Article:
The prehepatic form of portal hypertension manifests usually in childhood, the course is favorable. In a macroscopic examination, in some patients, it can be seen that the small veined veins have been replaced by the portal vein. This education is called "cavernoma." Most of the disease manifests itself as esophageal bleeding, which is the first sign of the development of the disease in childhood, there is an increase in the size of the spleen, hypersplenism, thrombus formation in the vein system.

The intrahepatic form also has its own peculiarities, since such portal hypertension develops with cirrhosis of the liver. The nature and speed of the development of the symptom complex depends on the type of cirrhotic changes (postnecrotic cirrhosis, alcoholic, etc.), the level of compensation for the impaired function. Portal hypertension in such patients is manifested by hemorrhages, the appearance of a "jellyfish head", an increase in the spleen, and the abdomen.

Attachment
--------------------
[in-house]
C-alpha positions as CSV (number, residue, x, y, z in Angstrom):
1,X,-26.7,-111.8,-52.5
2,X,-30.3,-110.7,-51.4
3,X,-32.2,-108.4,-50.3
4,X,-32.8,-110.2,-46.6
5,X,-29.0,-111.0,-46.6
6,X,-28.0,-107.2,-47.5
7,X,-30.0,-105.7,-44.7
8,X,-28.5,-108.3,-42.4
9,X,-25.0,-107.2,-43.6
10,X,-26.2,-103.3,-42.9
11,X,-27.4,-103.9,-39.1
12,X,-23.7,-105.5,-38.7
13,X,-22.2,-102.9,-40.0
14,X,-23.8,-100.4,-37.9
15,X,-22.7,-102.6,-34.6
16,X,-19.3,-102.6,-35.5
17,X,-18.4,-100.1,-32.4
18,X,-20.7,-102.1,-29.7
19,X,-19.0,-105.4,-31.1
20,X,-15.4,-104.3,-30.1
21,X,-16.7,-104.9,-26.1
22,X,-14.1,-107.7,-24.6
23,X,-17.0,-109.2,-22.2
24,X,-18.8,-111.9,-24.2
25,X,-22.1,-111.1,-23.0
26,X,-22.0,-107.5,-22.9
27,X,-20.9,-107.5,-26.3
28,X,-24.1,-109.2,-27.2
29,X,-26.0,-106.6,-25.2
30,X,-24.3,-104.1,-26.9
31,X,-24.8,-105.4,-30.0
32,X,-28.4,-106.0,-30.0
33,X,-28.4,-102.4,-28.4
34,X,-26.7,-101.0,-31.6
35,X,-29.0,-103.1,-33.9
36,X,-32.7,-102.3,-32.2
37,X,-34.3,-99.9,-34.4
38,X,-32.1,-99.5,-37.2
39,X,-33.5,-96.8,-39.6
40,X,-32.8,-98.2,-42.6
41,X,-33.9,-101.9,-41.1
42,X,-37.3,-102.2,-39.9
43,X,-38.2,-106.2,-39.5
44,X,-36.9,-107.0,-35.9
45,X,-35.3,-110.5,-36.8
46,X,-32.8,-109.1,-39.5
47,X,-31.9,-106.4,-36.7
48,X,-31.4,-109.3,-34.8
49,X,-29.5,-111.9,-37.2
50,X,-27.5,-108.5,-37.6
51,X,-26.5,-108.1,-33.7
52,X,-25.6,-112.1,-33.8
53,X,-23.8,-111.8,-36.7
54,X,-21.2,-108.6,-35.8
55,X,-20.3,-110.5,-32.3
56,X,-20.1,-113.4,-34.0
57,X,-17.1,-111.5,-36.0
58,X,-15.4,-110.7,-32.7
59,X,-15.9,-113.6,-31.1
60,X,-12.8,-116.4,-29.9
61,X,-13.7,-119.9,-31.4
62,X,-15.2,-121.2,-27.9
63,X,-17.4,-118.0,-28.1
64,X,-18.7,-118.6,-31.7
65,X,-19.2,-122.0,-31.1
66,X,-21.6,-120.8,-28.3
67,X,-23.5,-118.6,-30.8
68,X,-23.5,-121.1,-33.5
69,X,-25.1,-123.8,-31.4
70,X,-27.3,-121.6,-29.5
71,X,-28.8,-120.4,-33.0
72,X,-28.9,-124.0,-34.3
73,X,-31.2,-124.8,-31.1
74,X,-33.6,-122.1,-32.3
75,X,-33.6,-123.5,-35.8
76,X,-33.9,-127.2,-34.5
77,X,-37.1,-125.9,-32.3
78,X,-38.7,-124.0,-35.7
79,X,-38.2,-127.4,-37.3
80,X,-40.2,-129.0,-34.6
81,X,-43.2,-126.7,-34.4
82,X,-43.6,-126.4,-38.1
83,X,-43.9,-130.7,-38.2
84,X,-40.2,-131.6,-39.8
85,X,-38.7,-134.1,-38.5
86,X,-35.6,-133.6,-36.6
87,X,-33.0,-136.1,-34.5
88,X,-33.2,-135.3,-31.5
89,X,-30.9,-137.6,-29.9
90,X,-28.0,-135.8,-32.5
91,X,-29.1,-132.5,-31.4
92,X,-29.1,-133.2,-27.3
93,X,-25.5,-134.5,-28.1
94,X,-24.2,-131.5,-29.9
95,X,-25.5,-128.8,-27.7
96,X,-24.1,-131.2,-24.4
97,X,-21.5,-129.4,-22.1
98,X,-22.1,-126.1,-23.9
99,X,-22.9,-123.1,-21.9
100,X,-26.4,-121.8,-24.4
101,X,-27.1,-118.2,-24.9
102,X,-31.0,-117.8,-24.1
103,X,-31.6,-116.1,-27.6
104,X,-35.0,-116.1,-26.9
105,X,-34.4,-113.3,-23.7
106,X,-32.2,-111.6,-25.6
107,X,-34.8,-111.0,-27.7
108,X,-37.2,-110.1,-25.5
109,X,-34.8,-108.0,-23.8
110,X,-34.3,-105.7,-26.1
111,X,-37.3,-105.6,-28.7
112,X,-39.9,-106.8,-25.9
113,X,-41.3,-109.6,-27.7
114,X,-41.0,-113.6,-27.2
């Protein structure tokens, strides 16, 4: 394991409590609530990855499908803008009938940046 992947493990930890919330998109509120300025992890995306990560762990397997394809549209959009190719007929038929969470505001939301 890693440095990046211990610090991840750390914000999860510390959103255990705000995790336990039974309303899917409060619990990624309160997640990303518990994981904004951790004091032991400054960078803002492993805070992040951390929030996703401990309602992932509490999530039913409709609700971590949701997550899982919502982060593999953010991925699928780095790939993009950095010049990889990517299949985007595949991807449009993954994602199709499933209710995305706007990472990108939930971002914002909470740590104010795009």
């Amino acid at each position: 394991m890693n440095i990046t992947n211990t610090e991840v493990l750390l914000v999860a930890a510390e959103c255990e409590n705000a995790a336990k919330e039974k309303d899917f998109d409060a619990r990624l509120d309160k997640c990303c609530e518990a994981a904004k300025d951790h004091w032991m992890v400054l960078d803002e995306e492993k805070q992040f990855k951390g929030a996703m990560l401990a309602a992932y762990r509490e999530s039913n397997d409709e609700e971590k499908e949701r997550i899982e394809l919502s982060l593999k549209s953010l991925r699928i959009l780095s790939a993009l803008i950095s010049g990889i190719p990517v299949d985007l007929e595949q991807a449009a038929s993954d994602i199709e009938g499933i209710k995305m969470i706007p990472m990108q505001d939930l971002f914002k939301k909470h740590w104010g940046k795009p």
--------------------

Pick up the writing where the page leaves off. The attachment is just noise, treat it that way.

Serious complication, threatening human life, is bleeding from the veins of the esophagus and stomach. It usually arises unexpectedly, it is not preceded by any pain in the epigastrium and even discomfort. A patient with this form of portal hypertension has an unexpected vomiting of blood without impurities. Vomiting with altered blood can occur if the blood from the esophagus has leaked into the stomach. This vomiting will have the color of the coffee grounds, in addition, the patient will have a stool with an admixture of blood. In this state, the phenomena of posthemorrhagic anemia grow very rapidly. The fatal outcome of the first bleeding with portal hypertension is equal to thirty percent. If there have already been bleedings in history, yellowness and an enlarged abdomen are visible, then in this case there is a neglected stage of cirrhosis, which practically does not lend itself to effective medical or surgical treatment.